Small speed increases can have huge effects on outcomes, according to the results of new crash tests conducted by the AAA Foundation for Traffic Safety, the Insurance Institute for Highway Safety (IIHS) and Humanetics.

Three impact speeds were tested: 40, 50 and 56 mph. The researchers found that the slightly higher speeds were enough to increase the driver’s risk of severe injury or death.

Now, the AAA and IIHS is urging policymakers to factor in this danger from higher speeds when considering speed limit changes.

The IIHS says drivers often travel faster than posted speed limits, and that when officials raise limits to match travel speeds, people still drive faster.

The AAA Foundation collaborated with IIHS and Humanetics, manufacturer of biofidelic crash test dummies, to examine how speed affects the likelihood and severity of occupant injury in a crash.

At the 40 mph impact speed, there was minimal intrusion into the driver’s space, but at the 50 mph impact speed, there was noticeable deformation of the driver side door opening, dashboard and foot area. At 56 mph, the vehicle interior was significantly compromised, with the dummy’s sensors registering severe neck injuries and a likelihood of fractures to the long bones in the lower leg.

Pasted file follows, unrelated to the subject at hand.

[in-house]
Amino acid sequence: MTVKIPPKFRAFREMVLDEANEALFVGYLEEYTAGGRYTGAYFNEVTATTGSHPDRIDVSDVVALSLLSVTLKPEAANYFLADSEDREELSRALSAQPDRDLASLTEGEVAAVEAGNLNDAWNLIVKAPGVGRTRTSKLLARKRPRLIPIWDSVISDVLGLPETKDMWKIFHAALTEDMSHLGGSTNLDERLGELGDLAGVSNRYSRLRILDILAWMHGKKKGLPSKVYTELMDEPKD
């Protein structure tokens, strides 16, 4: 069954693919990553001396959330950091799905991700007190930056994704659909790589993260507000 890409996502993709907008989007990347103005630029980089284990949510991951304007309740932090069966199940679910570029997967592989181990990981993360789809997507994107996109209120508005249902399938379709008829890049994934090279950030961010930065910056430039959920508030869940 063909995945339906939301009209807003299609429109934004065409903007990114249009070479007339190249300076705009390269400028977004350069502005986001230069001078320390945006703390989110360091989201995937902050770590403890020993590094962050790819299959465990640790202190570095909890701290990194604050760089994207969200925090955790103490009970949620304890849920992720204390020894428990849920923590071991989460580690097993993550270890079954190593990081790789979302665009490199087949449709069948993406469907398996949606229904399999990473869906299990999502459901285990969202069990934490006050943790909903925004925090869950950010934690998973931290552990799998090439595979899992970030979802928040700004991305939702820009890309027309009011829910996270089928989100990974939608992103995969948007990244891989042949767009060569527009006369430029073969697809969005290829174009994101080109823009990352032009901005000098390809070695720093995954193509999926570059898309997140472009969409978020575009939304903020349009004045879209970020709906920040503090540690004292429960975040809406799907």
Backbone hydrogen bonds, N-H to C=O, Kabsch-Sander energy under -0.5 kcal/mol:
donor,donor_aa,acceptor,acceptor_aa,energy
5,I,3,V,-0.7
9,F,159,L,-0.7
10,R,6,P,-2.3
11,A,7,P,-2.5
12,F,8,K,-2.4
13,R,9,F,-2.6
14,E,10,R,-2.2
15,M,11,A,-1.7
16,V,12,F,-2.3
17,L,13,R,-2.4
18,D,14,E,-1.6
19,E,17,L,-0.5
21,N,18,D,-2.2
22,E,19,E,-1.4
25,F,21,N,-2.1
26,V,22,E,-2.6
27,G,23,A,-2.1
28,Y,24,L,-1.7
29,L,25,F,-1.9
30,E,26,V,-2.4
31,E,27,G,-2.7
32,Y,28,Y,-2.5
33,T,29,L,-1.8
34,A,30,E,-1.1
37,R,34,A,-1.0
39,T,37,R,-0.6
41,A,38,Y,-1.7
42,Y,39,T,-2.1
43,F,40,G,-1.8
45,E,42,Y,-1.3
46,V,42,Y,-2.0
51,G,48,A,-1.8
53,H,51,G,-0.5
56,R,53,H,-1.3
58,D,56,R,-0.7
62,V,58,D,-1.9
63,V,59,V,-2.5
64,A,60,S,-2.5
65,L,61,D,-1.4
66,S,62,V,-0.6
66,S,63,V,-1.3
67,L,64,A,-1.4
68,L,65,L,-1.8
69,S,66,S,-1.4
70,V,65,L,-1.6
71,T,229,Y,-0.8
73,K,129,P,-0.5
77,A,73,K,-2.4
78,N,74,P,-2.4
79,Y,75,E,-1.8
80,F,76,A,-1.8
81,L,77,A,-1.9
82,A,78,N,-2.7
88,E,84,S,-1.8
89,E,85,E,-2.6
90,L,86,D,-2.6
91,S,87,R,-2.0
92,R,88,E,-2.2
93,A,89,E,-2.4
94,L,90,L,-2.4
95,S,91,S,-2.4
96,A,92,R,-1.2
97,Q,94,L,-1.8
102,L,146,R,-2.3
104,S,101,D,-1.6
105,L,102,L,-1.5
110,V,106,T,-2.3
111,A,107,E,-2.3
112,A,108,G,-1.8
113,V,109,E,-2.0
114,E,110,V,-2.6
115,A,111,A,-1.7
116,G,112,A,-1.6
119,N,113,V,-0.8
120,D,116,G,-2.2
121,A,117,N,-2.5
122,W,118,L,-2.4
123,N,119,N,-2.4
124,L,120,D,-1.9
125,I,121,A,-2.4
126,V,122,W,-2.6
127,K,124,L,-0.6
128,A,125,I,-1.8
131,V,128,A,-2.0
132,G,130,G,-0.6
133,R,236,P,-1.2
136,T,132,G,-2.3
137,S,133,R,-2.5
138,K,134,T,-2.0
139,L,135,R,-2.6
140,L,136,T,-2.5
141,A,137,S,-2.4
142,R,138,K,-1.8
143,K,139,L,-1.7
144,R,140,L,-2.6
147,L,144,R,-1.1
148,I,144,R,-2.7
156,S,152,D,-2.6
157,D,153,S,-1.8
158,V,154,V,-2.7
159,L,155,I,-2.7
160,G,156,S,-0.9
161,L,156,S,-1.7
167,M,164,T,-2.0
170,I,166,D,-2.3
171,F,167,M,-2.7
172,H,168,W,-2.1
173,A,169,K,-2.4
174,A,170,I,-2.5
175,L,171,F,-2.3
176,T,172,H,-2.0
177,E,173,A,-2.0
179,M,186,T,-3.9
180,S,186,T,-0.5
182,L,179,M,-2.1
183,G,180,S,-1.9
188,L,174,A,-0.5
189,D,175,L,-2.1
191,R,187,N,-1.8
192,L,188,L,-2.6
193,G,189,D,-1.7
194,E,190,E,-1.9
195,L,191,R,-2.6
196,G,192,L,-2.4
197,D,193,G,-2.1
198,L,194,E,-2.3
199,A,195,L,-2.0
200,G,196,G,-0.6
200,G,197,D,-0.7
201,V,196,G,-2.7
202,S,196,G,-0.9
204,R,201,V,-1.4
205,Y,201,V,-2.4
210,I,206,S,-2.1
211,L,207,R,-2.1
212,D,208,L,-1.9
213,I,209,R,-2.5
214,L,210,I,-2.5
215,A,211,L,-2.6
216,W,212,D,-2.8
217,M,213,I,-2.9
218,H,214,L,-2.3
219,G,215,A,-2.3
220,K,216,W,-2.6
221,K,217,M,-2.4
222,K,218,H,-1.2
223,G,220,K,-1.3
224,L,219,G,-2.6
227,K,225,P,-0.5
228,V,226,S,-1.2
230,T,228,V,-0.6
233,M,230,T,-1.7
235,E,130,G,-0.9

“We conducted these crash tests to assess the effect of speeds on drivers and learned that a small increase could make a big difference on the harm to a human body,” said Dr David Yang, Executive Director of the AAA Foundation for Traffic Safety.

“A speeding driver may arrive at their destination a few minutes faster, but is the trade-off of getting severely injured or even losing one’s life worth it if a crash occurs?”